“I don’t think we can expect an improvement in our fortunes,” admitted the 2009 Malaysian Grand Prix winner. “But the thing about Malaysia is that it can be so unpredictable – particularly with the later start time on Sunday afternoon, which tends to see late-afternoon showers fall. We saw that last year, when Fernando won, and we know that the unpredictable weather can make it a lottery for everyone. That’s something that could play into our hands – I do enjoy driving in changeable conditions, and would love the challenge of being able to run competitively in a car that we all know is not quite capable of challenging for victories yet.”
Williams also underperformed last weekend and Pastor Maldonado was very critical of the new car at various points during the weekend.
Maldonado, the winner of last year’s Spanish Grand Prix, ended his race stuck in a gravel trap following a spin. He complained about the handling of the FW35 and was clearly out of sorts throughout the weekend but the team seems confident that they have gotten to the bottom of the causes of the problems and there is a belief within the team that they should start making progress in Malaysia.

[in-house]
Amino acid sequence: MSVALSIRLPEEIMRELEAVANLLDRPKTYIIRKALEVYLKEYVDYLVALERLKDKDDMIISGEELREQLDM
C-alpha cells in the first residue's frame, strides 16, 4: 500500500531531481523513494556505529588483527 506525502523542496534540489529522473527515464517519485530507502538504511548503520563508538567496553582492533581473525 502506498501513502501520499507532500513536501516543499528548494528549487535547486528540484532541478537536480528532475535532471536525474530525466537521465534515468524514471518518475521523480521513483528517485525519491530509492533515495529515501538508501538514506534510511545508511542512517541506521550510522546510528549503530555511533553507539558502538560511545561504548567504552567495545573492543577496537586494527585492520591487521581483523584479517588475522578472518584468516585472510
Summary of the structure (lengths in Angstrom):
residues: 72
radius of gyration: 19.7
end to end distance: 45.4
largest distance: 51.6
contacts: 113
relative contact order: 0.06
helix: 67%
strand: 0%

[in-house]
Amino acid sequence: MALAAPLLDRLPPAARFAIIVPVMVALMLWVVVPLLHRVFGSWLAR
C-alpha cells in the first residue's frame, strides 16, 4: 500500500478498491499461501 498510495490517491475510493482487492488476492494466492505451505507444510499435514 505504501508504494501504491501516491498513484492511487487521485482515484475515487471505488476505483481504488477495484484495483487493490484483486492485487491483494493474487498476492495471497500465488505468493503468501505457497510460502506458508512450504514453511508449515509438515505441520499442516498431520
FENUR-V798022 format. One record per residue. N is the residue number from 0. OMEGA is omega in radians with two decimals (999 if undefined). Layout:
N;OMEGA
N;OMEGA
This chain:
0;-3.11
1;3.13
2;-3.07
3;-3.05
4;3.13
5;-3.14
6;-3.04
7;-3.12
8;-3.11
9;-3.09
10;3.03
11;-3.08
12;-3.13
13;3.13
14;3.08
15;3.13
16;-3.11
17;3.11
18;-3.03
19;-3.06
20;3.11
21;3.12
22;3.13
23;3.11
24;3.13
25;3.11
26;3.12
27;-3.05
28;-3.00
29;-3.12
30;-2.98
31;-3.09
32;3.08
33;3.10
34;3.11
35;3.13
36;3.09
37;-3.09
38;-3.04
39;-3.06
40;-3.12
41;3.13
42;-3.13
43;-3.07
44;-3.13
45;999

“Following a difficult opening to the season in Australia, the team has regrouped and been working hard to solve the problems we encountered last weekend,” he said. “We have a good idea where to focus our efforts and learnt a lot in Melbourne which we will implement in Malaysia to continue working to improve the performance of the FW35 throughout Friday testing and into the weekend.”
Having missed the opening four days of testing in Jerez-Williams used an interim car rather than the 2013 model-the team is clearly behind the rest of the field in terms of their understanding of their package. It is hard to lose one-third of your pre-season running and expect to hit the ground running in the opening race of the season and Williams showed that simulators and various tools are no substitute for on track running. It will be difficult for the team to fight with Sauber and Force India this weekend but with a three week break until the third round of the season they should be back in the midfield running by the Chinese Grand Prix.
Rookies look to build on Australian experiences